But because K is derivative and distancing bullshit, and it was me, not K, I’ll pile on by talking about the gulags and camps of communist societies. I’ll shout out that “an injustice anywhere is a threat to justice everywhere!” Then, I’ll tell them it was Martin even if it was Malcolm. I’ll confess to a thick over-representation in my portfolio of the S&P 500 and make fun of the absurd tenured radicals who don’t know how their funds for old age devour our world. There’s no Kerouac out there; all that’s left is a bunch of corporatist henchmen funding their retirements through student loans and the Teachers Insurance and Annuity Association of America-College Retirement Equities Fund. Killing their darlings, debt-slaving the children, but fish stench or no, student futures are washed down the drain. Left-wing, my ass, aye, that’s what Bolaño is saying on pages 93 and 27 and 113. At least he knew to write it all down when he could afford some scraps of paper.

And in effigy we’ll burn a paper copy of “The Singer Solution to World Poverty.” Fuck his tenured ass, too, for getting anthologized in a Best of  for that crap. Who the hell can give up a third of his salary? He didn’t even mention our wage-to-debt ratios or the taxes we pay on our hard-earned, middling-class dollars—federal, local, property plus cable. Did he consider before he wrote it that the American worker has no job security? That we’re broke and losing a third already?

But then we’ll cry as we look at slides of Louis Kahn’s capital; its proof of the beneficence of the American spirit. We’ll journey to the tired and poor and hungry of Bangladesh and, thanks to the architect, we’ll supplicate and pray for forgiveness. And warn the children of how the great man was a bad father. Bad father, bad. From the classroom, we’ll call long distance, on our cell phones, to try to reach out to Bolaño’s son or daughter. “We’re from the land of Yankee, Oil, and Bush.” We’ll whisper into the phone and wait for the truth.

Yes, back to Bolaño and “The Eye” and “Anne Moore’s Life” and everything else that is gruesome and beautiful in this world. The students will gather their belongings, and leave puzzled if not just as apathetic as when they came in. A few will enjoy the show. Some will call it boring because they find it depressing; others will call it boring because they find it unbearable. Who knows what the fuck the lecture was about anyway? Like dude was rambling. A few will get the jokes; a few will question what, if anything, they’ve learned. One or two will try to twist it into something that could earn them a dollar. They’re polite and decent, focused young Southerners, so no one will complain as long as generosity accompanies their grades.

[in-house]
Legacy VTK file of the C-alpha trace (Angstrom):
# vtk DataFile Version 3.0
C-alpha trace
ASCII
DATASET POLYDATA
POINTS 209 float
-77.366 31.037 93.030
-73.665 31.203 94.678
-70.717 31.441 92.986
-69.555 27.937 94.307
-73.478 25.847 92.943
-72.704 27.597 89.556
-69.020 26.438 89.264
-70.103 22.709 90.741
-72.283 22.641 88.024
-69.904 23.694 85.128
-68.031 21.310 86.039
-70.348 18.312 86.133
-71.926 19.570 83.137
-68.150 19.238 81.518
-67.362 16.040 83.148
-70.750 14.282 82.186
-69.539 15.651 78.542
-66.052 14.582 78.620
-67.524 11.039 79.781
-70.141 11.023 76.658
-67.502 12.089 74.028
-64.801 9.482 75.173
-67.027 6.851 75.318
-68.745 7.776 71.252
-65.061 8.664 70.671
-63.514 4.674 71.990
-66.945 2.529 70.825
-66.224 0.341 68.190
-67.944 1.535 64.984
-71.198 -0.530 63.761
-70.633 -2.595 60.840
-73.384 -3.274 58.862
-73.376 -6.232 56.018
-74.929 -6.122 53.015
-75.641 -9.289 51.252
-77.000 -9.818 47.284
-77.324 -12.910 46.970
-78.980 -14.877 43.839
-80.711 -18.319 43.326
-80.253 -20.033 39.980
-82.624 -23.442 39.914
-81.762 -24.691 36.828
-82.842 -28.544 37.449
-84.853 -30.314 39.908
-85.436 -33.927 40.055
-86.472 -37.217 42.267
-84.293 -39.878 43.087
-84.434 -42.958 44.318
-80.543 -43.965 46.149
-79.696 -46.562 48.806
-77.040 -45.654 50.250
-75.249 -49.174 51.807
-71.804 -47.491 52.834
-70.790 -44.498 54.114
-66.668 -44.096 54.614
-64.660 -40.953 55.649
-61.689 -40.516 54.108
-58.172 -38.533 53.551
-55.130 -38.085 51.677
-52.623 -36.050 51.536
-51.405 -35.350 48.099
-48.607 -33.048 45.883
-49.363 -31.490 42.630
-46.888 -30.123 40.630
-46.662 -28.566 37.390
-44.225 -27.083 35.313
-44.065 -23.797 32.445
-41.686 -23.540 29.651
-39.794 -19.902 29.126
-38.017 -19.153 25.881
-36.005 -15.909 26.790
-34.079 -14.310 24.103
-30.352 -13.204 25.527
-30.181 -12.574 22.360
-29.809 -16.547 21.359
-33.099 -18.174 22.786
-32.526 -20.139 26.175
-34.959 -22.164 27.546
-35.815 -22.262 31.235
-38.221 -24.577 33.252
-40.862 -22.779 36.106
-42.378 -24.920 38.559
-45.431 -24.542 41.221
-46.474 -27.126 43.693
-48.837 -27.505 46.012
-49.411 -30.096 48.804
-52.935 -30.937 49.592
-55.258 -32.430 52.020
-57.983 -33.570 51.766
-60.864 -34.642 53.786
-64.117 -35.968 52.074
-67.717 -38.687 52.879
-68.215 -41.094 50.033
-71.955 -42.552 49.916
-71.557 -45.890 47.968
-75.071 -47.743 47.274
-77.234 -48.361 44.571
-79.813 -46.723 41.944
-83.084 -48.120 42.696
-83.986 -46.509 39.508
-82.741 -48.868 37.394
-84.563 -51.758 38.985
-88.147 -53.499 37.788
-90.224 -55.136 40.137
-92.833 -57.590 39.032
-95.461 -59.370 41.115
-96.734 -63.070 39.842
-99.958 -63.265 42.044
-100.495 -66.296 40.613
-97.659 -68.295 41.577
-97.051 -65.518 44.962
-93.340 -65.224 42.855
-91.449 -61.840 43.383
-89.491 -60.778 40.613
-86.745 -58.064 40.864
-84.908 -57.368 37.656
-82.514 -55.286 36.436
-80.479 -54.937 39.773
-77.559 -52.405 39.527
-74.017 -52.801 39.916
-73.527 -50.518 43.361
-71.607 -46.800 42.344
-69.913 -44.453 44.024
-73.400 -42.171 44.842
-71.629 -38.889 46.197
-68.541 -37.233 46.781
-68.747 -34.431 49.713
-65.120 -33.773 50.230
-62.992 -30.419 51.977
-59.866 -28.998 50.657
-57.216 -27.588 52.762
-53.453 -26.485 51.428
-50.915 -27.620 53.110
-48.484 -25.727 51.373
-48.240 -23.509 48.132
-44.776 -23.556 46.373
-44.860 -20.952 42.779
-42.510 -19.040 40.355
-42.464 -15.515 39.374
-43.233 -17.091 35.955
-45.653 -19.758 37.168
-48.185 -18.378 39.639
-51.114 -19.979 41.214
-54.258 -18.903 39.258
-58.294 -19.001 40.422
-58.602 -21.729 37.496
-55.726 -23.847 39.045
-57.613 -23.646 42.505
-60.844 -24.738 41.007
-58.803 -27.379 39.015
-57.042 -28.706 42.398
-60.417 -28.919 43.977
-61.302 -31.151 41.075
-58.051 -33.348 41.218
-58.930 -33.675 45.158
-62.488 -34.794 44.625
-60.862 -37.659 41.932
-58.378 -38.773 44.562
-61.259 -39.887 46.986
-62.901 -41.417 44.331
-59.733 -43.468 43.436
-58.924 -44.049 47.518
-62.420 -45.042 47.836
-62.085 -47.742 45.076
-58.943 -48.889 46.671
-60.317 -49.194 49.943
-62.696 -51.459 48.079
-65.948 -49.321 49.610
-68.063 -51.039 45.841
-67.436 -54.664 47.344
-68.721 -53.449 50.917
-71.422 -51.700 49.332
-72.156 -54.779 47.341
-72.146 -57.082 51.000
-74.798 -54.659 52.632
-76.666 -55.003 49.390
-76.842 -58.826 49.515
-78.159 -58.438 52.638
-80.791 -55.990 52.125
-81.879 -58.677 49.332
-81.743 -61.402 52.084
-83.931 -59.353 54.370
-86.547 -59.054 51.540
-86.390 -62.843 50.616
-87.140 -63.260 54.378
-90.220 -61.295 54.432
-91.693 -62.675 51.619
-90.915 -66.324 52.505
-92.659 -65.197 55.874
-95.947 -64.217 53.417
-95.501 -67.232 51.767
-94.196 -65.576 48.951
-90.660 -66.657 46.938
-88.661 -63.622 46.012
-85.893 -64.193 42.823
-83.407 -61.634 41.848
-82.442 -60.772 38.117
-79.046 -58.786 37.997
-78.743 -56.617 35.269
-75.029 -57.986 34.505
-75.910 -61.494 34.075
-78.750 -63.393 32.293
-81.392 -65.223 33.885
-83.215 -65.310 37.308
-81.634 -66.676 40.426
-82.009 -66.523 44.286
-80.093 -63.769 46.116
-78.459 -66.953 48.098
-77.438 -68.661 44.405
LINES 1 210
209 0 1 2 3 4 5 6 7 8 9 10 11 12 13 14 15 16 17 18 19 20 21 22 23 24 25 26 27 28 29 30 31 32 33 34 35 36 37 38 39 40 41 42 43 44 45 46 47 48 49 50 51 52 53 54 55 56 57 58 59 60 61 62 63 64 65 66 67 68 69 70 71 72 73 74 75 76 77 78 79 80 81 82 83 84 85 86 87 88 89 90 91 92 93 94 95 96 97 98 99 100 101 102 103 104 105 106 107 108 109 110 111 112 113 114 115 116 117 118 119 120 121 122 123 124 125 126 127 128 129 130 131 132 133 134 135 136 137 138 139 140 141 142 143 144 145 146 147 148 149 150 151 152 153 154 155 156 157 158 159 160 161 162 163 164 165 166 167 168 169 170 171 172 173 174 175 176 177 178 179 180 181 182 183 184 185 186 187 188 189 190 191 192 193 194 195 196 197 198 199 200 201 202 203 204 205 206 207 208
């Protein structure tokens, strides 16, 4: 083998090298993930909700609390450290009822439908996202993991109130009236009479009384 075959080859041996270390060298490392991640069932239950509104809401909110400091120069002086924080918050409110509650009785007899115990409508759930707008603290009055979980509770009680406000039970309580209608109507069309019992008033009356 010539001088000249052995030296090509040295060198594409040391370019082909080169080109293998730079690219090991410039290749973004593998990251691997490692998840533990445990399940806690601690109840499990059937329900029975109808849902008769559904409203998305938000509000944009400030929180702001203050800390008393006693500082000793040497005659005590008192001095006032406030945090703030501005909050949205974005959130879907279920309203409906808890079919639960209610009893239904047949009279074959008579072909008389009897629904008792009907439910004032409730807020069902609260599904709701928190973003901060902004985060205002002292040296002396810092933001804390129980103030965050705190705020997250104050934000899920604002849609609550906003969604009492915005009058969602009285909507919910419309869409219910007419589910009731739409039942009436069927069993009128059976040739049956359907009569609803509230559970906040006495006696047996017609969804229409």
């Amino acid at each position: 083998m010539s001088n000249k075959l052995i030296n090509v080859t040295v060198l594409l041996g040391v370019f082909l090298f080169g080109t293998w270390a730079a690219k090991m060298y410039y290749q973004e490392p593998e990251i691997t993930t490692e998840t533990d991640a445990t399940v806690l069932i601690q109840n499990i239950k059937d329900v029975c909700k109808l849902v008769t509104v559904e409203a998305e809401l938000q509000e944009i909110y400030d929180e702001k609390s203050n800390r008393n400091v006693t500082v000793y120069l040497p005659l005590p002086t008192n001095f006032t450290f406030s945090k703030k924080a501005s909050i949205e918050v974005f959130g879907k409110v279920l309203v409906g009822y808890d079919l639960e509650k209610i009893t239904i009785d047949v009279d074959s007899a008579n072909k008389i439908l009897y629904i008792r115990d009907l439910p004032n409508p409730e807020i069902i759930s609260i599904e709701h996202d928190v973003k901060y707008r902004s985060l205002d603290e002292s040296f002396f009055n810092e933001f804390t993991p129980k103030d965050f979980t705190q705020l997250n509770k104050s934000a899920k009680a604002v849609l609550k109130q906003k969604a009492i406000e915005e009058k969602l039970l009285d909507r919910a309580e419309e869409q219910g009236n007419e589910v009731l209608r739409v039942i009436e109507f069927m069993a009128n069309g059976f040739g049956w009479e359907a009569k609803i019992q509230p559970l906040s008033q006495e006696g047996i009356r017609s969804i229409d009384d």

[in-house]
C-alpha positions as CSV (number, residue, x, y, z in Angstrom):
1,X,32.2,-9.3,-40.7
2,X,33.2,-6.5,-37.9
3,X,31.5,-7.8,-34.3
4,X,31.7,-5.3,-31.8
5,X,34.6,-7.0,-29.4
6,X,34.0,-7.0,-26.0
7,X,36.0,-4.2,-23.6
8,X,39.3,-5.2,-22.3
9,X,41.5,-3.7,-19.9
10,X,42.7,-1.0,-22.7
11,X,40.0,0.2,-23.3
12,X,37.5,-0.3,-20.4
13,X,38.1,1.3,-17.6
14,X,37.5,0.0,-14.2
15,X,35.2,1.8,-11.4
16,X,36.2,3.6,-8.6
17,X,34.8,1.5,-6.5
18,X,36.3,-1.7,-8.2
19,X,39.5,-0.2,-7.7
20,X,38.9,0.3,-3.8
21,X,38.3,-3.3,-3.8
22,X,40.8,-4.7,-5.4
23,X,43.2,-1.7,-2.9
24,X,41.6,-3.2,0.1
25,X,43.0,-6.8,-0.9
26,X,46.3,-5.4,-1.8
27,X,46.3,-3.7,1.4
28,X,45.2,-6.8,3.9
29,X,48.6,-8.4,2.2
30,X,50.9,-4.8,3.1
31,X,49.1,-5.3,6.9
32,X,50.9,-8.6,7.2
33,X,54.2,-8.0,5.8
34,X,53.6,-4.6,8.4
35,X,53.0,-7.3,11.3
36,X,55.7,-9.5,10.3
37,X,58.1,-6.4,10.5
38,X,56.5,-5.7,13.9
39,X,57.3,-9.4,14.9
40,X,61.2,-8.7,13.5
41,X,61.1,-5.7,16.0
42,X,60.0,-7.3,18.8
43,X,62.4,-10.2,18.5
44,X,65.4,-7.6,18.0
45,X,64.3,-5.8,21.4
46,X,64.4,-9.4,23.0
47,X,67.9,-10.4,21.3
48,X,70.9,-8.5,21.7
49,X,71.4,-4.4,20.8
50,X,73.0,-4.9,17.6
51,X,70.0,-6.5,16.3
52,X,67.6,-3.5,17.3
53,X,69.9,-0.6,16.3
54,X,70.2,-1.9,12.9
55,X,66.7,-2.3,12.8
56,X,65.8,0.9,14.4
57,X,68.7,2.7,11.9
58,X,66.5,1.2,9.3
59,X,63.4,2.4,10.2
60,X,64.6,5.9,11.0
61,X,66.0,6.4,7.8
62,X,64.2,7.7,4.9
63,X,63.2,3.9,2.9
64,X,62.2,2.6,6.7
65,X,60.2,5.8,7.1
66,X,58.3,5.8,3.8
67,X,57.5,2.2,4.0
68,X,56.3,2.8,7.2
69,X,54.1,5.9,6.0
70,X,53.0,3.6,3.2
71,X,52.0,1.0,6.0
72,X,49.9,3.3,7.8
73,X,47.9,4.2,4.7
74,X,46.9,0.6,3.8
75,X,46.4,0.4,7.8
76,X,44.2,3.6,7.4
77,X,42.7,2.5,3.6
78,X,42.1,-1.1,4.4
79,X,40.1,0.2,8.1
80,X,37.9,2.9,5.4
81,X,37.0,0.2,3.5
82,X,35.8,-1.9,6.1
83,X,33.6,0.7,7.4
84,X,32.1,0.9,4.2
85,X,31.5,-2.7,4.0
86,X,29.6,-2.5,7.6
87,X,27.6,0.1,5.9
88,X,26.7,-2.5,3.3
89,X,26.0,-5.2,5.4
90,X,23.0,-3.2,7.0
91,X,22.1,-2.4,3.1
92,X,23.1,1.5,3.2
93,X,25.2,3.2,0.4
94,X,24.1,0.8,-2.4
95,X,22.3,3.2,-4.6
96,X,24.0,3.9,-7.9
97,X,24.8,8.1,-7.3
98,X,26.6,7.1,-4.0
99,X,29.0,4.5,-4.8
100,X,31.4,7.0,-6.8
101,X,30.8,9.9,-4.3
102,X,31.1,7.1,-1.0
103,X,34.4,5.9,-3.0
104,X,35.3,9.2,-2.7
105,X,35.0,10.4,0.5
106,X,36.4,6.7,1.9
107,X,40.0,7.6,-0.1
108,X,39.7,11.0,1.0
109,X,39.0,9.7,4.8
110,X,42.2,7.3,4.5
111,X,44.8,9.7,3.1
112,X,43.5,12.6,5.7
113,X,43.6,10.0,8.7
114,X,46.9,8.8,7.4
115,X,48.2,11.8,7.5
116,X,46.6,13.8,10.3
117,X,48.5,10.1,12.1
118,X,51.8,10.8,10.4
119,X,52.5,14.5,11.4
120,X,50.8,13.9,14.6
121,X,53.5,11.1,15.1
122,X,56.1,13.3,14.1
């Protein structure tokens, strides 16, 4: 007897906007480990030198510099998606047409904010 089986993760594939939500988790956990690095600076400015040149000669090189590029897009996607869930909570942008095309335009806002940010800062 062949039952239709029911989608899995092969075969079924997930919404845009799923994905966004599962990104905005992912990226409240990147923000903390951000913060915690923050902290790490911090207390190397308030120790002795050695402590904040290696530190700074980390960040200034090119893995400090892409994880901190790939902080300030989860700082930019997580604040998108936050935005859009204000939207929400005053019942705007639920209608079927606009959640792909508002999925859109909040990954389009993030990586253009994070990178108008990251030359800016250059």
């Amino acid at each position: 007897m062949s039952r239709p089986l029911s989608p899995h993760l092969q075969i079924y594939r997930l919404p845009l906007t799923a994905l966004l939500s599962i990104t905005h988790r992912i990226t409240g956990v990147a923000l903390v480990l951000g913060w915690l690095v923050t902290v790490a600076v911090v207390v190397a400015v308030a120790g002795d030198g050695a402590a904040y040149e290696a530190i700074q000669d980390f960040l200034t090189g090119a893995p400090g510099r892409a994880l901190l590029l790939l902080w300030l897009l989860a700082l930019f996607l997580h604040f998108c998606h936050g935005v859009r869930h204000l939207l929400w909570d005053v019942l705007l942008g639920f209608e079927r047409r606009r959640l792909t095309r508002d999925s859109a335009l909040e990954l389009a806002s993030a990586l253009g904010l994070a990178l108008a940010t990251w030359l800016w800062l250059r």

I am roused from this deep reverie by the words of the Presidential candidate, Barack Hussein Obama. He is here now, offering jobs and a strengthened social-safety net. The real Obama, not a scruffy-backpacker lookalike, and he enables us to forget it all for a moment. To join with him; to be together. His speaking is loud and crisp, a perfect complement to late-afternoon winter and the declining sun. The sum of his speech is that we are a nation of good people. Our national wounds can heal; we can be saved. He is going to ensure that every Bolaño in these great states is granted the gift of affordable health coverage. We will nurture and encourage all dishwashers from sea to shining sea; our position on immigrants though will remain as vague as possible, tentatively, until at least the general election. Does Obama care that Arturo Belano may have been an illegal?

We will not remember the latent misogyny moving us away from voting for Hillary; we will not see Israel as imperialist or America as capitalist or pro-Tibet as hypocrisy; we will not see slavery or internment or our disability or unemployment or any other kind of injustice. The black friend we were all denied, Pynchon’s secret integration, yeah, the rest of it.